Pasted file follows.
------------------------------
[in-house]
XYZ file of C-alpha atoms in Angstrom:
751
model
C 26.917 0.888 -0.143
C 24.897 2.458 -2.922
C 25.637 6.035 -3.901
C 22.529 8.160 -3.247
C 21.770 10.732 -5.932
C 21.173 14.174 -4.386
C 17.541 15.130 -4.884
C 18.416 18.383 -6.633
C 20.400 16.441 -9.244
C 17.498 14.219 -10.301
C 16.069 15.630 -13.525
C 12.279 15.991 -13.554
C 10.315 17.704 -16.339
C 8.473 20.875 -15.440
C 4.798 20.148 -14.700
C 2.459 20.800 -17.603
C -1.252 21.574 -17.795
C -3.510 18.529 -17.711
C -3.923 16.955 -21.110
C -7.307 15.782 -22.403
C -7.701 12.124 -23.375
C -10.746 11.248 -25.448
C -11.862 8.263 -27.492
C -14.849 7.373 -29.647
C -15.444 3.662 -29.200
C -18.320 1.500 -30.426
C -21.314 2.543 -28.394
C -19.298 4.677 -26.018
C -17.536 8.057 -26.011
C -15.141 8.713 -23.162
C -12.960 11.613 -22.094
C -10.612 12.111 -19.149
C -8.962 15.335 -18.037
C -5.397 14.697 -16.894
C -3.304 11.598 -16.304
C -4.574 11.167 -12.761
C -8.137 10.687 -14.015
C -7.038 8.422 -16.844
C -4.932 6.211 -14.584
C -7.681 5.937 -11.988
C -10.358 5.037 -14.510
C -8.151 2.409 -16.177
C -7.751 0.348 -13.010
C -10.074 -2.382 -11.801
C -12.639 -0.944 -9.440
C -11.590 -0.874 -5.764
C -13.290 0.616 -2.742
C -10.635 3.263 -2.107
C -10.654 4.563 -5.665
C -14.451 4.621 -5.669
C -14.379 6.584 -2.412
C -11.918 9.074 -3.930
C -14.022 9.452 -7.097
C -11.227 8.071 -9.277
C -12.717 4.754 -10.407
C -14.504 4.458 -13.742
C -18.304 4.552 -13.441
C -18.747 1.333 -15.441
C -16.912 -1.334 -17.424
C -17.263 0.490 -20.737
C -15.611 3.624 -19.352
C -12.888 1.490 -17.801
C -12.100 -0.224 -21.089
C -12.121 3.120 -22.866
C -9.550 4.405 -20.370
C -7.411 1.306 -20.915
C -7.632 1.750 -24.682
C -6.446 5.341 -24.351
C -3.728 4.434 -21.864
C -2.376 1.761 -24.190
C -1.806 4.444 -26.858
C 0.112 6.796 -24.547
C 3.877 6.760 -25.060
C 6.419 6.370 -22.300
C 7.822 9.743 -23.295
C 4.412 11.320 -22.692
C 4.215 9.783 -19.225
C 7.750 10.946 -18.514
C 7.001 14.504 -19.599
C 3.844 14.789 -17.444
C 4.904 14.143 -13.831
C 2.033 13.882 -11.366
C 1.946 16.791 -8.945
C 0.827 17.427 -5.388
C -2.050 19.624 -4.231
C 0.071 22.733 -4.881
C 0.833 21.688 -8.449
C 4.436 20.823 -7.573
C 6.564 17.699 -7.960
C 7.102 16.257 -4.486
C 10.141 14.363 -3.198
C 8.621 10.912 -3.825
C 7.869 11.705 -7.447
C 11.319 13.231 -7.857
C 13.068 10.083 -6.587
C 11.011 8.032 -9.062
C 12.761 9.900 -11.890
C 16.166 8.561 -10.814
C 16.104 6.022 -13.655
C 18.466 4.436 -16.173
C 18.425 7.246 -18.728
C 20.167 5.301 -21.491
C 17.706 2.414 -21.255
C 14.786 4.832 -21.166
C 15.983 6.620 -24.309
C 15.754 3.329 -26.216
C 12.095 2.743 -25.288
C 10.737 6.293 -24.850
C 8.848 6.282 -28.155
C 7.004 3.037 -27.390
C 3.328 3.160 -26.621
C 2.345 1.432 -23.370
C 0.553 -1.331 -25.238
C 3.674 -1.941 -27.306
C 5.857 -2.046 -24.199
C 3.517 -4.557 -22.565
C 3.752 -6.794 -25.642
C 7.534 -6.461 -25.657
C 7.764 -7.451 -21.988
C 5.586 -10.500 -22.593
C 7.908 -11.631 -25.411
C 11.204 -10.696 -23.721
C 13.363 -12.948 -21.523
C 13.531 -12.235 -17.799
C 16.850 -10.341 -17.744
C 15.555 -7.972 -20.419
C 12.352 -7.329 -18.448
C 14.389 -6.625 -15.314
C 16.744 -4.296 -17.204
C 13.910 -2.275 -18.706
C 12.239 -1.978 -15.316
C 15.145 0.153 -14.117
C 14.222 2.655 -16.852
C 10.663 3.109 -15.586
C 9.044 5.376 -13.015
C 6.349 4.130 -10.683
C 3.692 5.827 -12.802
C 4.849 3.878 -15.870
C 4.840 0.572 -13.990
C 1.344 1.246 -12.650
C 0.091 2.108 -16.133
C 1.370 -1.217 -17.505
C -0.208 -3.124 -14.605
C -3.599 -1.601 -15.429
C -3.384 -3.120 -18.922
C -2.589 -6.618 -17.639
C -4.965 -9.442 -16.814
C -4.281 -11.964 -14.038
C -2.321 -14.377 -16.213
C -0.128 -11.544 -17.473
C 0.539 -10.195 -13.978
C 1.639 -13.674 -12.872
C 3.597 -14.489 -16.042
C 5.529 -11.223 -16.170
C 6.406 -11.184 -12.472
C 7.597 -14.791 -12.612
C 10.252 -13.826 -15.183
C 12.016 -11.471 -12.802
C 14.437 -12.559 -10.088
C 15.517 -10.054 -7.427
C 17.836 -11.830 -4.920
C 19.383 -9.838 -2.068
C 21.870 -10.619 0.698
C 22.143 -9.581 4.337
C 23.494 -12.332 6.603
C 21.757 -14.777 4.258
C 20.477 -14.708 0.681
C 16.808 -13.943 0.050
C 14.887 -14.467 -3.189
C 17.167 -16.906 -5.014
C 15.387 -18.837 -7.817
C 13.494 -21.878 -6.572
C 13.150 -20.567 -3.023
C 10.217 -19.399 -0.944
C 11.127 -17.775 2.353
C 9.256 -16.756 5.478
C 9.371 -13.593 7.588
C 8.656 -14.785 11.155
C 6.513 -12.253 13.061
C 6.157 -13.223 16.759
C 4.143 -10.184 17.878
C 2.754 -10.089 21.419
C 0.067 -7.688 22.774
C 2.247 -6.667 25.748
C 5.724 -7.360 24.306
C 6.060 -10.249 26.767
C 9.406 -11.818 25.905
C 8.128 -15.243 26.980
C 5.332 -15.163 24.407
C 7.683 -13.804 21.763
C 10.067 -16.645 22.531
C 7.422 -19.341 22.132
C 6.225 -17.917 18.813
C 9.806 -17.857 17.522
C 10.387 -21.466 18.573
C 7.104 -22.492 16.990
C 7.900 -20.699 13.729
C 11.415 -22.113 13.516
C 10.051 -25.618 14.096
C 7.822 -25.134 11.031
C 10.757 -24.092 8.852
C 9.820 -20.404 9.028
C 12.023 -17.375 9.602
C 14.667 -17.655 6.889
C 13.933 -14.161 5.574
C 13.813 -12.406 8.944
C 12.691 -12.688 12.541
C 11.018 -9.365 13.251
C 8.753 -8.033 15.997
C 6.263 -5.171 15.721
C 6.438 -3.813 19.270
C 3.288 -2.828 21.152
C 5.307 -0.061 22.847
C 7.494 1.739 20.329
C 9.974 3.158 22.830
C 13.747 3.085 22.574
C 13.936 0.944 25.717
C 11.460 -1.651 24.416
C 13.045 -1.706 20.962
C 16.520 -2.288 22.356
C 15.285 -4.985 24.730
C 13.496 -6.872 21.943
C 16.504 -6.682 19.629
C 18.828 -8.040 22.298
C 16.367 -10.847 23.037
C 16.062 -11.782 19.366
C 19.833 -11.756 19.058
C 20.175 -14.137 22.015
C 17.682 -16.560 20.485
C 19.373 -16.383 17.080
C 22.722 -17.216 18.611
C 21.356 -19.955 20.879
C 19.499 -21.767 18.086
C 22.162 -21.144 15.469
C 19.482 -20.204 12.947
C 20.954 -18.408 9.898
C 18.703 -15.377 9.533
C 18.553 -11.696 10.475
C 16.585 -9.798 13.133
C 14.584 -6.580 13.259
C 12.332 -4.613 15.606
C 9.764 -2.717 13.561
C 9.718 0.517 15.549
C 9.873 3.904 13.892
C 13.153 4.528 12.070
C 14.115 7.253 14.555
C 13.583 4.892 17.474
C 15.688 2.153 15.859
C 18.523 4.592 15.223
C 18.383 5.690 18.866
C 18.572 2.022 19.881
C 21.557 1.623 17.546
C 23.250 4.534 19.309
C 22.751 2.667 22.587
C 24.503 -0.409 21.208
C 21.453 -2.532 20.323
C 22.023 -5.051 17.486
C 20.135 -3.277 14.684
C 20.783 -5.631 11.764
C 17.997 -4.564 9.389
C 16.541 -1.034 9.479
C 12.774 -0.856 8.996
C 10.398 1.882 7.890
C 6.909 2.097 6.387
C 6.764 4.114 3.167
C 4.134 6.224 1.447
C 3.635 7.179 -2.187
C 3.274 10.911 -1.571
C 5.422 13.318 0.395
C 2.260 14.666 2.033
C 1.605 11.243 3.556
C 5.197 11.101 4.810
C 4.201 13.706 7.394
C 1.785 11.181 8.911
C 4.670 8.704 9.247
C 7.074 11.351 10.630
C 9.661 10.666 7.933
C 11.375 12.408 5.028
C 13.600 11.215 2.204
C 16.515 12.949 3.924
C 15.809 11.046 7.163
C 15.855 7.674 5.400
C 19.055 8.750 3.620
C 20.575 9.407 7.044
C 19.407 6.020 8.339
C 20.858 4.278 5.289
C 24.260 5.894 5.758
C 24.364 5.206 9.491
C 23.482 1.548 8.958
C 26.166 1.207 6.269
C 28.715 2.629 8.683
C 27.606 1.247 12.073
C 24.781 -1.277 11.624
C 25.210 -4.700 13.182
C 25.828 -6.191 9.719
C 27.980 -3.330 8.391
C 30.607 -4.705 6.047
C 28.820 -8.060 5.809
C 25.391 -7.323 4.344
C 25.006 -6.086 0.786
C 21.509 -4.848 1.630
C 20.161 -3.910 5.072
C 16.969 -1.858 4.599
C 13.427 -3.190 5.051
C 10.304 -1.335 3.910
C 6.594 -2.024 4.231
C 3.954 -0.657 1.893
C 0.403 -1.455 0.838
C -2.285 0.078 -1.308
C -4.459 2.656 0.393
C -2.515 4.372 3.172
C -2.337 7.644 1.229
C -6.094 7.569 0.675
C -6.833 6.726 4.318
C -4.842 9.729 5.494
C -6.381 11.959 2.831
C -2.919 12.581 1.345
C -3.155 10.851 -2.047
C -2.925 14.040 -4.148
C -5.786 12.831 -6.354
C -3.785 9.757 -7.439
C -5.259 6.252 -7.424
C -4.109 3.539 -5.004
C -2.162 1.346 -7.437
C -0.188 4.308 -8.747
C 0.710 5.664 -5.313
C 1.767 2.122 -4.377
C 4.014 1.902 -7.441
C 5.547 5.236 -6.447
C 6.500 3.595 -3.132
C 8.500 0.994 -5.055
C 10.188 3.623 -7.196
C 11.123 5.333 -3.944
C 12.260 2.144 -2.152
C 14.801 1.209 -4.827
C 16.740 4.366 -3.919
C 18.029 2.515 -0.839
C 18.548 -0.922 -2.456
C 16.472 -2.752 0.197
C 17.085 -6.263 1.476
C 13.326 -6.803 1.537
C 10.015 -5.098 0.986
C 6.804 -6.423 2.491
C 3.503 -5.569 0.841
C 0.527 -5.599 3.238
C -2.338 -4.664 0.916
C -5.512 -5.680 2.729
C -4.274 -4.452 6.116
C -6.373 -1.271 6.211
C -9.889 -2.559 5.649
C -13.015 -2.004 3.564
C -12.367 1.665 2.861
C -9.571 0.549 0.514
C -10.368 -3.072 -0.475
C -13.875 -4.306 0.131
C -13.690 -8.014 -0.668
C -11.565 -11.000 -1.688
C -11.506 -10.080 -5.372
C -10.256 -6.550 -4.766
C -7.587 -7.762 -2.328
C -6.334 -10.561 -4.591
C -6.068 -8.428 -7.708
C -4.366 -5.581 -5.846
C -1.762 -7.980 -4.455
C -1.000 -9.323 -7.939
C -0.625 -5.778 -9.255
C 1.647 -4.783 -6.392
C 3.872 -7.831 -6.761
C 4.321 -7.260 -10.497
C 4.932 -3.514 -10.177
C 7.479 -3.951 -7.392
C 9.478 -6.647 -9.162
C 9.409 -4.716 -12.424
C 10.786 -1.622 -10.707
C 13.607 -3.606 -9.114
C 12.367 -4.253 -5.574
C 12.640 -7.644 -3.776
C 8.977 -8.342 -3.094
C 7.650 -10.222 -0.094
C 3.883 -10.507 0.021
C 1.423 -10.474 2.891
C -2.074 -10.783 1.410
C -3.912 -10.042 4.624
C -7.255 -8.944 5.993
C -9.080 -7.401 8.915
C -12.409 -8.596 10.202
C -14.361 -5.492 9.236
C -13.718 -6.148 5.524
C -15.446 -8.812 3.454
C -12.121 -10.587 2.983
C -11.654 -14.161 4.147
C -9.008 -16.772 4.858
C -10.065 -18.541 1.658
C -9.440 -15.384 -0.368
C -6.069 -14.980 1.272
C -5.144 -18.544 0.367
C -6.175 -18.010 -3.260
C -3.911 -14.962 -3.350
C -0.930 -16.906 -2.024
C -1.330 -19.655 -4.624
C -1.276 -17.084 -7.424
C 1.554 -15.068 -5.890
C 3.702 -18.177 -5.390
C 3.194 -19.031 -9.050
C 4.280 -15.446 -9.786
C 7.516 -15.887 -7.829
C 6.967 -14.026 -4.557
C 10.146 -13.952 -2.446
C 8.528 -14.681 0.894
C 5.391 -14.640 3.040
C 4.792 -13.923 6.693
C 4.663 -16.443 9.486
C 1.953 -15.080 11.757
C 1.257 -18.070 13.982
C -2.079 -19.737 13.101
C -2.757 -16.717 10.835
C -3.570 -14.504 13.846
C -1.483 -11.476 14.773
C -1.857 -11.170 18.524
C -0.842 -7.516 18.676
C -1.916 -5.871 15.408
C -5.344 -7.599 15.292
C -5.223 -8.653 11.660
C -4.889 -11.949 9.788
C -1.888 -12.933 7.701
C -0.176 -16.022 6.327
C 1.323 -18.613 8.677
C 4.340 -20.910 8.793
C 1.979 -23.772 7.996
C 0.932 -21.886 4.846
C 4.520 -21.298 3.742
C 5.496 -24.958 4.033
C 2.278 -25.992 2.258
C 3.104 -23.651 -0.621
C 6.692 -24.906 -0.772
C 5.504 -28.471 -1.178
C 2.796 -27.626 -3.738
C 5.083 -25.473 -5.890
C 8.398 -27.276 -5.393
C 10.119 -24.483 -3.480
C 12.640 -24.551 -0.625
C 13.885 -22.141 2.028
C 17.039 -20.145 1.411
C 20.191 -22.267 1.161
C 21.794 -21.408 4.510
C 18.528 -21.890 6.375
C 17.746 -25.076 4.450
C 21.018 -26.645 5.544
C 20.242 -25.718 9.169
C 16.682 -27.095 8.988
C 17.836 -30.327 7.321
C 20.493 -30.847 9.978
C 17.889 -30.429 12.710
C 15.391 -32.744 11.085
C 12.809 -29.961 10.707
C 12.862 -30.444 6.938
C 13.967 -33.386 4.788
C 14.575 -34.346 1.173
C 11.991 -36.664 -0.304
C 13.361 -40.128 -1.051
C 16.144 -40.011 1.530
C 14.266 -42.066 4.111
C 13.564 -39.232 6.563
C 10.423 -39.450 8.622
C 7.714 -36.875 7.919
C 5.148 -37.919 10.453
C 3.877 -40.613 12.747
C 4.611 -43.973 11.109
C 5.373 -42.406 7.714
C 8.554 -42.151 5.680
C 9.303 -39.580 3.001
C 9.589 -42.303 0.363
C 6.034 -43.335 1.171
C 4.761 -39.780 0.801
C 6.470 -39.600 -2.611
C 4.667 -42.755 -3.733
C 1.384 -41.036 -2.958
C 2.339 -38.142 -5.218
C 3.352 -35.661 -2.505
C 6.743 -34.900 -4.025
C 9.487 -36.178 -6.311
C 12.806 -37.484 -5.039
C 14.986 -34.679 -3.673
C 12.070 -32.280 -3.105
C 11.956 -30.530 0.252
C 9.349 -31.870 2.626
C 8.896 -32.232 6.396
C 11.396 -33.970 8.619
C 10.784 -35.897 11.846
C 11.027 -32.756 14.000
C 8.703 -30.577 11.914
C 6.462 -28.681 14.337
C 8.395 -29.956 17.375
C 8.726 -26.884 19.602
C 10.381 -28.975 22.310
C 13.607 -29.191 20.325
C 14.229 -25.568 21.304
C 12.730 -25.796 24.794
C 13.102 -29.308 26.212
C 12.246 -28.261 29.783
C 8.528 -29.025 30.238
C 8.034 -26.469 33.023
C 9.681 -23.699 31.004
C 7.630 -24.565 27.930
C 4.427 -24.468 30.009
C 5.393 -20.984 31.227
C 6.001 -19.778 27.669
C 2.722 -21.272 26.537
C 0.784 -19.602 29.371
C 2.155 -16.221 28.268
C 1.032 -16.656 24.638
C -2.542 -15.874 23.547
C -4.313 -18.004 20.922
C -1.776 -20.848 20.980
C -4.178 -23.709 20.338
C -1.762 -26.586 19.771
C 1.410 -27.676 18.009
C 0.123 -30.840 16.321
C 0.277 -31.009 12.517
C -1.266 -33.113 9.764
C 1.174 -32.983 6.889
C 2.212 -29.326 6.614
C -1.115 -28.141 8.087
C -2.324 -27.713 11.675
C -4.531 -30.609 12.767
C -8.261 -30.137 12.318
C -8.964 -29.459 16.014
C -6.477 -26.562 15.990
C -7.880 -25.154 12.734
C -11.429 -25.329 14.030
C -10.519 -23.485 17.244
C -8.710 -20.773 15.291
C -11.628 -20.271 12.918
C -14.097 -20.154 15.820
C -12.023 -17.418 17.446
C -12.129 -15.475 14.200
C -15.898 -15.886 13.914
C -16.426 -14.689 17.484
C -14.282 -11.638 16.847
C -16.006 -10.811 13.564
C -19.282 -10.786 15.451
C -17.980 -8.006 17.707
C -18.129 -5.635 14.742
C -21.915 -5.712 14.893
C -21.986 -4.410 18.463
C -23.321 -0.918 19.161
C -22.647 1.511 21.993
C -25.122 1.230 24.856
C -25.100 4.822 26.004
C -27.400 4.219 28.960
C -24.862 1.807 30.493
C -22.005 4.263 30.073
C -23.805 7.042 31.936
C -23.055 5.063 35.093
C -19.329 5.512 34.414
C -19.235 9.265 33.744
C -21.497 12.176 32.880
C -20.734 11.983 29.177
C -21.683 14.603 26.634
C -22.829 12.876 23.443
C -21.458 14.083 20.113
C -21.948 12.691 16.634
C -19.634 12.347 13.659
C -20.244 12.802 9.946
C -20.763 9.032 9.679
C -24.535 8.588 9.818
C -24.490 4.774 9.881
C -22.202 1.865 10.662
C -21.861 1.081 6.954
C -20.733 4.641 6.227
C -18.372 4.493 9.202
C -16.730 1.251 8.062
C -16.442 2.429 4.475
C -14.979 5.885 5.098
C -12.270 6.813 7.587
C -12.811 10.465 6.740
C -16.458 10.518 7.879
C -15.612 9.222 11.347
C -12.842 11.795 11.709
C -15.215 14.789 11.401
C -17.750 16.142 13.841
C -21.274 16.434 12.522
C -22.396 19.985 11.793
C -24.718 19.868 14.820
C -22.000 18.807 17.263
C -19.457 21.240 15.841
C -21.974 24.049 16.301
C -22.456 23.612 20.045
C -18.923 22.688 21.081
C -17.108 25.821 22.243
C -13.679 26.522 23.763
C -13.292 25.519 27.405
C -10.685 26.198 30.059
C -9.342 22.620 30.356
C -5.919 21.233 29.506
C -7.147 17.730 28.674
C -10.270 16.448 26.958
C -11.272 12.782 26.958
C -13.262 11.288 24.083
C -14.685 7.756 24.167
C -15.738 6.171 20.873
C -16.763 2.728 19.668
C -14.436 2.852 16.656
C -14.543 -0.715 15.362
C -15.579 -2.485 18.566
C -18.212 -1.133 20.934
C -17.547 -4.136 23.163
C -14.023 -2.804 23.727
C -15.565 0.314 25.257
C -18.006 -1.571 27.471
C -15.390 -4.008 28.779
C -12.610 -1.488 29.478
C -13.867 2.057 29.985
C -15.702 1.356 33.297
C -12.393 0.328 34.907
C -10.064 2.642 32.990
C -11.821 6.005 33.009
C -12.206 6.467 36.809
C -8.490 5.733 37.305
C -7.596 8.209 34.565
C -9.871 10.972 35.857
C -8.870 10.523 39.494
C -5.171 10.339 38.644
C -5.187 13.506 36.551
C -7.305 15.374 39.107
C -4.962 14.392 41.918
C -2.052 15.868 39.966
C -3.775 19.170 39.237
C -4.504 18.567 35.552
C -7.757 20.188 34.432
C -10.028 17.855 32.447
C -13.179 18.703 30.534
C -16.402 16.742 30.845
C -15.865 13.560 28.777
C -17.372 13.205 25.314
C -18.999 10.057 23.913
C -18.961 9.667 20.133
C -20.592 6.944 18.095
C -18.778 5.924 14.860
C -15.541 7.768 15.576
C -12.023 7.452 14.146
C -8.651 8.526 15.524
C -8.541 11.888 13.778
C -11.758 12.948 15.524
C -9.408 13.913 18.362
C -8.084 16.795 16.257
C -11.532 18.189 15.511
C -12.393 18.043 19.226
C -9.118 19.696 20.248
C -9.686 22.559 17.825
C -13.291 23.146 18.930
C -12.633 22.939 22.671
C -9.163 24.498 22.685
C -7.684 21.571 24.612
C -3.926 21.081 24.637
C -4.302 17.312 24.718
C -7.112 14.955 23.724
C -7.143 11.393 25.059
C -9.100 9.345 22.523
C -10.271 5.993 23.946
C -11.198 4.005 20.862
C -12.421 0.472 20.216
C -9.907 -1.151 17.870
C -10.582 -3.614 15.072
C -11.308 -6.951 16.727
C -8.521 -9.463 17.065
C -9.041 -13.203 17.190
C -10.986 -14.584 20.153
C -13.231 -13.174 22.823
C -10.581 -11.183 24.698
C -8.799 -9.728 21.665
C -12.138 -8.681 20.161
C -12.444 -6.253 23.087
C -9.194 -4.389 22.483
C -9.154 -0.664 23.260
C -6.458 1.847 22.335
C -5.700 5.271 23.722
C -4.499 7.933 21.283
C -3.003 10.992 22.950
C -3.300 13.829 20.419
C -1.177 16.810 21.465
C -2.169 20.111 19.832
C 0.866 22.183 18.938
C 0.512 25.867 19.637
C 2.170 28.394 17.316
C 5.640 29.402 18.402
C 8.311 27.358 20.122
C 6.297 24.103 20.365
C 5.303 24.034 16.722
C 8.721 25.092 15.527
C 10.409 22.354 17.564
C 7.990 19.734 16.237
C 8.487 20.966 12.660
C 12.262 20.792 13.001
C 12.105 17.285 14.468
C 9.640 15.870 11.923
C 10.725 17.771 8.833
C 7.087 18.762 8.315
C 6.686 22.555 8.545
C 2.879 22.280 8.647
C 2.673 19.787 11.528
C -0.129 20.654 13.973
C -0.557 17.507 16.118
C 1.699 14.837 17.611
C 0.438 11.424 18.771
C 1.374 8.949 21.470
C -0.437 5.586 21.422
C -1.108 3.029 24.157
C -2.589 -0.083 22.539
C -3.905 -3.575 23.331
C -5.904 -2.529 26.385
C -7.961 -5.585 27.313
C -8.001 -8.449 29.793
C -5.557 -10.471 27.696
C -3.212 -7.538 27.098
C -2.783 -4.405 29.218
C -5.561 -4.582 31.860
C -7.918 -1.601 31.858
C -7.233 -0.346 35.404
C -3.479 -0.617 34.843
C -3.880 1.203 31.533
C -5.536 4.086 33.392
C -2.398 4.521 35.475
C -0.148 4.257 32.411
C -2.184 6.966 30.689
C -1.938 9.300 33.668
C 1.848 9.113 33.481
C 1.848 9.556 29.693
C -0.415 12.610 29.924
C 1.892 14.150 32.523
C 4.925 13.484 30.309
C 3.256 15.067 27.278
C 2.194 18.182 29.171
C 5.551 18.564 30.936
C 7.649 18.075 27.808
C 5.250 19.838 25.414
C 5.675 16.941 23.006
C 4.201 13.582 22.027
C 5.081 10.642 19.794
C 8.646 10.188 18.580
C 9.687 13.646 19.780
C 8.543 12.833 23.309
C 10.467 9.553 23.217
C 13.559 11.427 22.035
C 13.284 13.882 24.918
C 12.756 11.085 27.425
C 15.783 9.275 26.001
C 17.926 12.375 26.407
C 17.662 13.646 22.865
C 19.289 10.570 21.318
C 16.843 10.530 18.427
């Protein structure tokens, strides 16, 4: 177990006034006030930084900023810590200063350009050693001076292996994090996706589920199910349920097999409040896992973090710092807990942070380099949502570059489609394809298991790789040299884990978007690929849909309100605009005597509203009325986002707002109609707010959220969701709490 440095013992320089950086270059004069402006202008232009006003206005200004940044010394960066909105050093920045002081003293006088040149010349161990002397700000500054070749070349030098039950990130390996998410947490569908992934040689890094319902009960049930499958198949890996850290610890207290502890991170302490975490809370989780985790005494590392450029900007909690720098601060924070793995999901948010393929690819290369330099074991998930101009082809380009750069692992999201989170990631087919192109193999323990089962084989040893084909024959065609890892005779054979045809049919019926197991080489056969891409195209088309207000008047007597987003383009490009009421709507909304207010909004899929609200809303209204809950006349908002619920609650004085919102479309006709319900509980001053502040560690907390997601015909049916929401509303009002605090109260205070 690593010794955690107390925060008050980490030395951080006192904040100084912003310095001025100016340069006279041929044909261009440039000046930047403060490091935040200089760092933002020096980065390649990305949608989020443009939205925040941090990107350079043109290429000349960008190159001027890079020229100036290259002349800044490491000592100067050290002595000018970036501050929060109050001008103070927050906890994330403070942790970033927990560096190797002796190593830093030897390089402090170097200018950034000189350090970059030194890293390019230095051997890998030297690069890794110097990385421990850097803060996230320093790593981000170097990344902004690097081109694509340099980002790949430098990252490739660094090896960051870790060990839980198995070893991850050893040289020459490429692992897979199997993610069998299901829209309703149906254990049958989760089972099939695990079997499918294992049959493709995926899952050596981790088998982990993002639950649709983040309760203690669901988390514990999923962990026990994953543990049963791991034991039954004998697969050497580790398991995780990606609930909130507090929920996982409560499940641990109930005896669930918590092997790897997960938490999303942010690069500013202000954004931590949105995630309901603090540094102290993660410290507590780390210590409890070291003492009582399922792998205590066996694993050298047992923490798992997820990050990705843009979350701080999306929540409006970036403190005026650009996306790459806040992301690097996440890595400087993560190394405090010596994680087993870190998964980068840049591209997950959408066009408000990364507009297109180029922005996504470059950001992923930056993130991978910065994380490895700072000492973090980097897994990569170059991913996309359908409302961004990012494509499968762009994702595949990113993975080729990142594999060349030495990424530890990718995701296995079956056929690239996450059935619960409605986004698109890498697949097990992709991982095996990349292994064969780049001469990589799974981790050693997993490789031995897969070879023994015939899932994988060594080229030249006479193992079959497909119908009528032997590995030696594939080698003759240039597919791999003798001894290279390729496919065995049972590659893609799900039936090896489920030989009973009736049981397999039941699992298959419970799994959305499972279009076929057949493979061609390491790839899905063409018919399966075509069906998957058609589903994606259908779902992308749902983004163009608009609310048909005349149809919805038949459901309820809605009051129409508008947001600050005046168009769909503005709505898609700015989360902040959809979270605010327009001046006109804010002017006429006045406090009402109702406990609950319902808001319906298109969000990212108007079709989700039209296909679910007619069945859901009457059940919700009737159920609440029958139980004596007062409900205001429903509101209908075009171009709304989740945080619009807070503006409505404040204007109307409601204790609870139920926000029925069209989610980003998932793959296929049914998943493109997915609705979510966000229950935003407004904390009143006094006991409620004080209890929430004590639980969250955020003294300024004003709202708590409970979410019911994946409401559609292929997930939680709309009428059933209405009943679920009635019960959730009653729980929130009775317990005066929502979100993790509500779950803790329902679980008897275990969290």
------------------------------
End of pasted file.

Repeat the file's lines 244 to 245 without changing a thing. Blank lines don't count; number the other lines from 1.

C 14.584 -6.580 13.259
C 12.332 -4.613 15.606